Lebanese take their fight with a century-old political order to the ballot box

Beirut, Lebanon (CNN) The coastal highway that connects Lebanon's northern-most tip to the country's south is peppered with gaping potholes .
The stench of landfill hangs in the air as emaciated men rummage through dumpsters, their faces smudged with dirt.
The irony is not lost on anyone in a country where negligence by the political elite nearly destroyed the capital in the biggest non-nuclear explosion in history.
On Sunday, Lebanese citizens will vote for a new parliament for the first time since an October 2019 uprising demanded the fall of a century-old political order.
The path to political change has been rife with challenges , and whether this year's election will deliver a new political makeup is far from certain.
Whether that translates into a political shift is another question -- one which the election results could help clarify.
Israeli police use batons to beat people carrying Al Jazeera journalist's coffinIsraeli police used batons to beat crowds carrying the coffin of Al Jazeera journalist Shireen Abu Akleh within the yard of the St. Joseph hospital in Jerusalem on Friday.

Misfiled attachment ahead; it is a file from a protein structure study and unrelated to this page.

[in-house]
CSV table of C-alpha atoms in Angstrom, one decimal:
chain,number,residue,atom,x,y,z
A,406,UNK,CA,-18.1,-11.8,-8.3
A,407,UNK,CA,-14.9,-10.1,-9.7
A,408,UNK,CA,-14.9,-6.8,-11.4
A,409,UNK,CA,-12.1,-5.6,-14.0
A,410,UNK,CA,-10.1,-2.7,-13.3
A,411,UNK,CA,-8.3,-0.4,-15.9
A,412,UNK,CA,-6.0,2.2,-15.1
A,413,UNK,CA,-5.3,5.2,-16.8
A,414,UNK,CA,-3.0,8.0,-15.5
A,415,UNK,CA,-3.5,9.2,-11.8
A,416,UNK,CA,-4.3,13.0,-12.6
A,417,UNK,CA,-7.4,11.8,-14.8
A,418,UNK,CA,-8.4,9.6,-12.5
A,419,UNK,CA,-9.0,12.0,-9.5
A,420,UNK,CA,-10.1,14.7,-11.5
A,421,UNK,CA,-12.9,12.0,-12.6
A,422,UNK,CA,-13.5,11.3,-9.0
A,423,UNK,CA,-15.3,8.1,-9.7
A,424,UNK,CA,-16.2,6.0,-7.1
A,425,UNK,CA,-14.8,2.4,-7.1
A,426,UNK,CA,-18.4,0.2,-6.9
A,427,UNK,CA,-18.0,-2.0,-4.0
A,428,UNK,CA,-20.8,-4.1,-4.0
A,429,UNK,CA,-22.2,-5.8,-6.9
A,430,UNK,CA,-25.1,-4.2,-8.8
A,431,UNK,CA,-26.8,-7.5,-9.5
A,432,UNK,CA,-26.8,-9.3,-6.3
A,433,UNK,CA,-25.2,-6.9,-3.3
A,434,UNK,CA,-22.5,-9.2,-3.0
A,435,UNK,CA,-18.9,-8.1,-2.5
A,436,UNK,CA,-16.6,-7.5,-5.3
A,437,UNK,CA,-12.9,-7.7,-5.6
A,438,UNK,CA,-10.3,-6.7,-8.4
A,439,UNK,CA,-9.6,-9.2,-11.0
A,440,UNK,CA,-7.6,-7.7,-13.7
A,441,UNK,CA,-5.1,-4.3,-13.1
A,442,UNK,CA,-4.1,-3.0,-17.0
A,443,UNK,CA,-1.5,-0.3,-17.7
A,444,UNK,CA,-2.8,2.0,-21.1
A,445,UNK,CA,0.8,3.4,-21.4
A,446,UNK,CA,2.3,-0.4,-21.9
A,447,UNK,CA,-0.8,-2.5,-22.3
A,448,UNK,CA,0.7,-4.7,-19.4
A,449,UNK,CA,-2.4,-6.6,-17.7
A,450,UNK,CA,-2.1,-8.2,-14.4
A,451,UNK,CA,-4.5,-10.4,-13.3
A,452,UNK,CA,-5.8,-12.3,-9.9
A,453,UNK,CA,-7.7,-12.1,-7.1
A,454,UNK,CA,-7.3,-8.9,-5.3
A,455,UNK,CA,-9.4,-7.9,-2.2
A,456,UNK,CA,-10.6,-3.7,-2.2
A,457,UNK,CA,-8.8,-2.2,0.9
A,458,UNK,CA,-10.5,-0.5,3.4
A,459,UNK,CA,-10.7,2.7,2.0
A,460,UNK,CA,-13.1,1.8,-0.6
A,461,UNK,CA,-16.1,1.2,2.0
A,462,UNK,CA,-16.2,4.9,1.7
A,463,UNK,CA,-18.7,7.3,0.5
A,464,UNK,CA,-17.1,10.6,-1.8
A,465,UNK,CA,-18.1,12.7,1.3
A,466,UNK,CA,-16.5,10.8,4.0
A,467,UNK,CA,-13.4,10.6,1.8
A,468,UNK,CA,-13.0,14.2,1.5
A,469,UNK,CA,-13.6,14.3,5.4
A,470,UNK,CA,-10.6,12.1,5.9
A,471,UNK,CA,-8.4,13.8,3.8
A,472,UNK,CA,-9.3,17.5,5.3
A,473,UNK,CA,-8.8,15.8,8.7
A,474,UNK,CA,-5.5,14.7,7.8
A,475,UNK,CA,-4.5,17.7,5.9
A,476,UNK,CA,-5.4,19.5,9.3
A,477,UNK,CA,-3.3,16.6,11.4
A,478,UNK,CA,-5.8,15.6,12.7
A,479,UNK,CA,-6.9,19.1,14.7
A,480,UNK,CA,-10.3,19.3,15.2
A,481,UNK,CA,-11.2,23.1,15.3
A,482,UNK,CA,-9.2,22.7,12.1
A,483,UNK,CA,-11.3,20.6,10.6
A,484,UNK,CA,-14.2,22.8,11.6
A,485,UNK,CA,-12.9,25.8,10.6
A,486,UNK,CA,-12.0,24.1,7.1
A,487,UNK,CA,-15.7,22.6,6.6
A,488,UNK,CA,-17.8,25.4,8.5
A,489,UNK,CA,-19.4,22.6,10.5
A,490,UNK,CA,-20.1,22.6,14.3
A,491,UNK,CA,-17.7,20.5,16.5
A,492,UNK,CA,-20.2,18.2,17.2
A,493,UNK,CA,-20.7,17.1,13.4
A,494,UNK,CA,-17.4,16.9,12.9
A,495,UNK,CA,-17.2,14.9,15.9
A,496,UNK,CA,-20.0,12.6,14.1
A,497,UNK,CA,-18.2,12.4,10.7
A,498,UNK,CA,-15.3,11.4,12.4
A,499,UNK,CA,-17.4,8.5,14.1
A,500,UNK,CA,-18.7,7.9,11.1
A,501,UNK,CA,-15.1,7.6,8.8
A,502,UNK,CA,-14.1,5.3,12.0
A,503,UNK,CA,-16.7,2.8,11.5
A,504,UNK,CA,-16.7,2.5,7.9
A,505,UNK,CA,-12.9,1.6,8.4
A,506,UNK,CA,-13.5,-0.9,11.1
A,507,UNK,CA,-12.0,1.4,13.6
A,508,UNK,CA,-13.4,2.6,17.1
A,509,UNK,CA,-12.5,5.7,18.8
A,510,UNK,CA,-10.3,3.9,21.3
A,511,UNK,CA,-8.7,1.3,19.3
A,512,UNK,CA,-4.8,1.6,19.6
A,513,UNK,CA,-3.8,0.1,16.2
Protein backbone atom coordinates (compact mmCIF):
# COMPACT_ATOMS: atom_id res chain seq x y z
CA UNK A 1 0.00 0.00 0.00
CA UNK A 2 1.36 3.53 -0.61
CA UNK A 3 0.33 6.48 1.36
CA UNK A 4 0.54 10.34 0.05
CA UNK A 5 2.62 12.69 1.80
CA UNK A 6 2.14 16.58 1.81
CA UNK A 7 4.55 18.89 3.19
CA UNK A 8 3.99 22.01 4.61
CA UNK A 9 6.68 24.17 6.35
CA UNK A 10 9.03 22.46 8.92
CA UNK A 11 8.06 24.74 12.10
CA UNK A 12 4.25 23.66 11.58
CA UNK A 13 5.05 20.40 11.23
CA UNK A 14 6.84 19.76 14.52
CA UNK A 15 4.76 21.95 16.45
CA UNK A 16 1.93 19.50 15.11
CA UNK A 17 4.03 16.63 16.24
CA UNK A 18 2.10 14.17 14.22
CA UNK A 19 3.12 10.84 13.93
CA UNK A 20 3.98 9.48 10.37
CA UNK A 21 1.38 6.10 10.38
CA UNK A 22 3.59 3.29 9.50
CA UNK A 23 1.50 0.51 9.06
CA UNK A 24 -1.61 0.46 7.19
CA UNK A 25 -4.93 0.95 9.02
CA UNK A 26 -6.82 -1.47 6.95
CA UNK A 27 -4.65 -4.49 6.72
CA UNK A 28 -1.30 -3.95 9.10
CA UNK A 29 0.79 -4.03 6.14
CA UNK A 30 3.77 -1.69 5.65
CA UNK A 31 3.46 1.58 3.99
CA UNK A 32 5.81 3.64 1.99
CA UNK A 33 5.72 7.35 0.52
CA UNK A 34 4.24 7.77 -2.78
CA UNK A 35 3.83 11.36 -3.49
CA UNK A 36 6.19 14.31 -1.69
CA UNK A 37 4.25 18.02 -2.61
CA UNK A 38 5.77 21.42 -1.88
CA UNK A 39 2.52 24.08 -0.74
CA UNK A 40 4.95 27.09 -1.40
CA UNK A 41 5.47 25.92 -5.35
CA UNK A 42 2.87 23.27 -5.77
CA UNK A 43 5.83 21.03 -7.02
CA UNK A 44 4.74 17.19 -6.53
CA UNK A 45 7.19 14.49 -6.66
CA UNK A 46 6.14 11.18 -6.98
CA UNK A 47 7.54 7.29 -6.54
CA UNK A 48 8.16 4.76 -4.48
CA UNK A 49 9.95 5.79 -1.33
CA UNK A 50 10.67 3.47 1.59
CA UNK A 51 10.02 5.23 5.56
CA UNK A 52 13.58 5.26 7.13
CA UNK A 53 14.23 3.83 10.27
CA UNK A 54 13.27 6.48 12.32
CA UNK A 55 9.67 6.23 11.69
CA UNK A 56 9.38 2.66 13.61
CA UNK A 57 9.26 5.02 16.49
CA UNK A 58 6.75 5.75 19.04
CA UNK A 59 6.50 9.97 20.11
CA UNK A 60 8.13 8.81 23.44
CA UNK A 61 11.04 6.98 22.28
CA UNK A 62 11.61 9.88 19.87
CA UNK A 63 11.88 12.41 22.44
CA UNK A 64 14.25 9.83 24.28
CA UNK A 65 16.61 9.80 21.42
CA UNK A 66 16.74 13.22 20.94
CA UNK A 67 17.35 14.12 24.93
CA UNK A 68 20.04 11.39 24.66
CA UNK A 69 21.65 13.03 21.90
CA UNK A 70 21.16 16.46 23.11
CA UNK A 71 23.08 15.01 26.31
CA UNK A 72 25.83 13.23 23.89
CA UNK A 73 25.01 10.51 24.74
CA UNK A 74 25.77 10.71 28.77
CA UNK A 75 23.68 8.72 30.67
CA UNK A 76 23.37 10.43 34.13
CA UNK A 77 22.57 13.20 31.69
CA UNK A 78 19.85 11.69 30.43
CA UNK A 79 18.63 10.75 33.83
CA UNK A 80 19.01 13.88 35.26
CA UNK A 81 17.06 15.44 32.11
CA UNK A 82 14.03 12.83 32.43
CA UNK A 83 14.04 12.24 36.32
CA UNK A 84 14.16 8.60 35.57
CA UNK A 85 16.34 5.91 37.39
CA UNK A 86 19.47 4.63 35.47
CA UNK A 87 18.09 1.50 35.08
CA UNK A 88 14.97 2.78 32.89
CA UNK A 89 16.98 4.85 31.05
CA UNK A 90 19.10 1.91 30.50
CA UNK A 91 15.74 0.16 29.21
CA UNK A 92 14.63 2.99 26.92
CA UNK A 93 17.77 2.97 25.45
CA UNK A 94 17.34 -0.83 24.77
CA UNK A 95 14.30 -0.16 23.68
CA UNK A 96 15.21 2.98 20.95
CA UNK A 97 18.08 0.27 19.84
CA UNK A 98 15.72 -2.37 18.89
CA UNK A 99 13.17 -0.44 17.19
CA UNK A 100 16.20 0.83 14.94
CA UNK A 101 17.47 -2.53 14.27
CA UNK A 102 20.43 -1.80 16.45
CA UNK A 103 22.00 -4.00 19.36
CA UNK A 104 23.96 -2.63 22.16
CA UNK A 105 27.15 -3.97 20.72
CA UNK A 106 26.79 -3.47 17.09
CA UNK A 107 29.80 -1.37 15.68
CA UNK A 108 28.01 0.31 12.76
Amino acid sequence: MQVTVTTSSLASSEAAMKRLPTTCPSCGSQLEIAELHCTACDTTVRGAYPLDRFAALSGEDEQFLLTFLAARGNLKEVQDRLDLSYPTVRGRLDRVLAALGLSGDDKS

Why it matters: One incident, according to the Washington Post source, took place "on a street roughly 150 meters (about 490 feet) from the spot where Abu Akleh was killed."
Military investigators are trying to determine where Abu Akleh was during that exchange, according to the source.
What to watchThe legacy that slain Palestinian-American journalist Shireen Abu Akleh leaves behind is "resoundingly clear," said CNN's Eleni Giokos.
Watch CNN's special tribute to the late Al Jazeera journalist here:A tribute to trailblazing journalist Shireen Abu Akleh who was tragically shot dead whilst reporting in the West Bank.
Shahoud fled Syria in 2013 and settled in Turkey, where he now lives, according to Abu Dhabi's The National newspaper.